I should be asking myself, “Where have you lost faith in God?”  When captivity spans 15 years, when infertility enters the second decade of a marriage, when a wayward child hasn’t called home in many years, when depression has become a way of life, when financial struggle feels normal, when a family experiences a seemingly irreparable breech, these are the things that cause us to lose faith.  What we really need to prayer for, we don’t pray for.

I need to hear the voice of the God of Abraham.  He lives in Spirit form, right in my own heart.  He’s speaking constantly, wooing me to believe, wooing me to hope in Him again.  He is the One who does the impossible as He rewards the one who perseveres in prayer.

At this moment, the embers of faith are stirring in someone reading this.  Is it you?  Tears of relief are in your eyes as you realize that the deep discouragement that comes from resignation no longer needs to be your friend.  You can be fully alive to God, fully alive to faith, once again!  As you and I look at the sad themes of our lives, are we numbed out to the point of feeling nothing?  That is probably the very area where prayers of faith need to live.

I infuse my unbelief with your hope-giving Word.  Give me the grit to dig in and pray expectantly.  Amen

What’s Behind The Light

House of Jacob, come, let us walk in Yahweh’s light. For you have abandoned your people, the house of Jacob, because they are full from the east. Isaiah 2:5-6

Most people are drawn to the light. That’s the good news. But there are two kinds of light and one is fake. That’s the bad news. Satan masquerades himself as a god of light because he knows that if he shows us his true identity, we will be seized with fear. He must disguise himself into whatever he knows will appeal to his victims.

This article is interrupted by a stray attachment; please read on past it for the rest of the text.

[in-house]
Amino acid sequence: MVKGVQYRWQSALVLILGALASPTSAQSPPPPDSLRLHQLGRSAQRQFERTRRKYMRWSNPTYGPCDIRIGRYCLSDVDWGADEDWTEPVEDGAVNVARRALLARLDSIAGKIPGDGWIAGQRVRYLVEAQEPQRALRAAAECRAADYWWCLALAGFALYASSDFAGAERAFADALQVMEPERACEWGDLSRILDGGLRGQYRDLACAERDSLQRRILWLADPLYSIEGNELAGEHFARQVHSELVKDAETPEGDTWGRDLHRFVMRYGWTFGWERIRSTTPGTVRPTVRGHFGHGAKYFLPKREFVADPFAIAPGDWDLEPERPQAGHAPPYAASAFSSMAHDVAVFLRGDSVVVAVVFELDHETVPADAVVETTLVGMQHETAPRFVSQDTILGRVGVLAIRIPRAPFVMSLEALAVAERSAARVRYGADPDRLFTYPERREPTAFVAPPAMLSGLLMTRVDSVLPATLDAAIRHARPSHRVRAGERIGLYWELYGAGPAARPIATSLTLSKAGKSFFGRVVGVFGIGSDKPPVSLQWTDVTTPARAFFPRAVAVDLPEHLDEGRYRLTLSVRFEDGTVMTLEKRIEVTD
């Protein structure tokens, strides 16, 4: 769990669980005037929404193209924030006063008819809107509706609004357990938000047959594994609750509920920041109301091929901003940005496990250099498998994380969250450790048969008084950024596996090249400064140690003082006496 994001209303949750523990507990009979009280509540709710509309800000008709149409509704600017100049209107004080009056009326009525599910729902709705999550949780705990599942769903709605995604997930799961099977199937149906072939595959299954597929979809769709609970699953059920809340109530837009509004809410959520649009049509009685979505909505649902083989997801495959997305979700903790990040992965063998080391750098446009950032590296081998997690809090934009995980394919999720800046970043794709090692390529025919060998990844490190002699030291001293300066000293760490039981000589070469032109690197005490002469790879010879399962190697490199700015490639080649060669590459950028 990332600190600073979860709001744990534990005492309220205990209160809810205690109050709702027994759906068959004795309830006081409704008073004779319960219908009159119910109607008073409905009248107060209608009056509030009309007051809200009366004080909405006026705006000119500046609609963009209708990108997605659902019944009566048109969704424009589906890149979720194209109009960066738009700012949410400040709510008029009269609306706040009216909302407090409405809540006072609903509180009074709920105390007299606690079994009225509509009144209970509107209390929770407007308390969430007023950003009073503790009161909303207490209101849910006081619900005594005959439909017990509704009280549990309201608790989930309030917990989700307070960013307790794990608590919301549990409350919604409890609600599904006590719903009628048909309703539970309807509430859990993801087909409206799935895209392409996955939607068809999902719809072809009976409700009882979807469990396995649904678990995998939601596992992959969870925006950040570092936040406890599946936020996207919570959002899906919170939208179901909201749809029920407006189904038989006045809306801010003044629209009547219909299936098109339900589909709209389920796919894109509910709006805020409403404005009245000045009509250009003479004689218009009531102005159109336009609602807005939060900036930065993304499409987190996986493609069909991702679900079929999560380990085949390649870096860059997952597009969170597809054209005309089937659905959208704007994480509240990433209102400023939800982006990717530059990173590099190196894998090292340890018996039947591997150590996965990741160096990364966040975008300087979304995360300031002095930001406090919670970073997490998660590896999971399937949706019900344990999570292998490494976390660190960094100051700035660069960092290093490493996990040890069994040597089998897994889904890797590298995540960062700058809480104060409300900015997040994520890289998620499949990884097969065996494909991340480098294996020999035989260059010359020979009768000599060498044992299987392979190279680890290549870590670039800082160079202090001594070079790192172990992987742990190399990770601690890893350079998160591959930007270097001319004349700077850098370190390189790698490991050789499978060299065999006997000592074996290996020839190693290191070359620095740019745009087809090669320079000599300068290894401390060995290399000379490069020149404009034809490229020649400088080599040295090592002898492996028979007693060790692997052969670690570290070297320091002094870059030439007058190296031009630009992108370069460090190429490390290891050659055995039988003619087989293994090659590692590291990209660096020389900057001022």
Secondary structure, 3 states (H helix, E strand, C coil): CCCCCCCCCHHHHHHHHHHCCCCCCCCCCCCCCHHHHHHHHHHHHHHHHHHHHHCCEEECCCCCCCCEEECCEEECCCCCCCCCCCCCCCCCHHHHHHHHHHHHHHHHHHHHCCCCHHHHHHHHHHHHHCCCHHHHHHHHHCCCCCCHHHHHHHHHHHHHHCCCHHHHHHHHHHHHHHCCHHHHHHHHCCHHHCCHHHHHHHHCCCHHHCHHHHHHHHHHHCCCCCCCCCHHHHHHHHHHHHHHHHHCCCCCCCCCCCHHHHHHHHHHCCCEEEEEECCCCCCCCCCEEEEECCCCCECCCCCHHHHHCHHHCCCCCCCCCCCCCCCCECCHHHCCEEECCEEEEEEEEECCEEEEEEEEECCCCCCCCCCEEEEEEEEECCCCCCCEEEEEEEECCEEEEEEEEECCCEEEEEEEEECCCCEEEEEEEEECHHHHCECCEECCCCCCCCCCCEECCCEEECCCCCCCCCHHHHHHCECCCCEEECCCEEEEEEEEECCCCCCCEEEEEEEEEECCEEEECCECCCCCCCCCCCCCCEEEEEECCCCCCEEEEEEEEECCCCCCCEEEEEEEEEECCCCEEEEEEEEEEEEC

This is why I often encourage true believers to address this problem in prayer when praying for their families. They can restrict the enemy, with the spiritual authority they have in Christ, from putting on a demonic glitter that makes his way addicting.

Oh, the stories associated with this kind of praying! Sons have, all of a sudden, seen a girlfriend for who she is and broken up with her. Middle school children have, all of a sudden, seen the true nature of their ‘bad’ friends, and walked away from danger. A husband has, all of a sudden, seen the kind of woman he’s having an affair with and ended it. Once the demonic glitter was removed, loved ones stepped back, gasped, and came to their senses. None of us need be under the spell of false light.

Isaiah compels the people of God to turn away from the people of the east ~ the foreign and evil tribes outside their borders. What made the ‘east’ hard to resist was their ‘fullness’. With them as allies, they had access to their wealth. Horses and chariots were plentiful, gold and silver, abounded. Satan always rewards idolatry with temporary abundance.

All that glitters does not gleam with heaven’s light. All that is gilded is not godly. The propensity for self-preservation causes me to make alliances with anyone who promises to make my life better. Their offers sound generous, even loving.  But God promises to expose evil of every kind. What is veiled will be revealed. The veneer that glistens will crackle and feature what was behind it all along; something sinister and destructive.

Never have I needed more wisdom than in these last days when it’s hard to tell the church from the world. Demonic glitter abounds but if I’m willing to see the source of all the lights around me, God will show me. Once I see behind the mask, I’ll be so glad I asked for divine eyesight.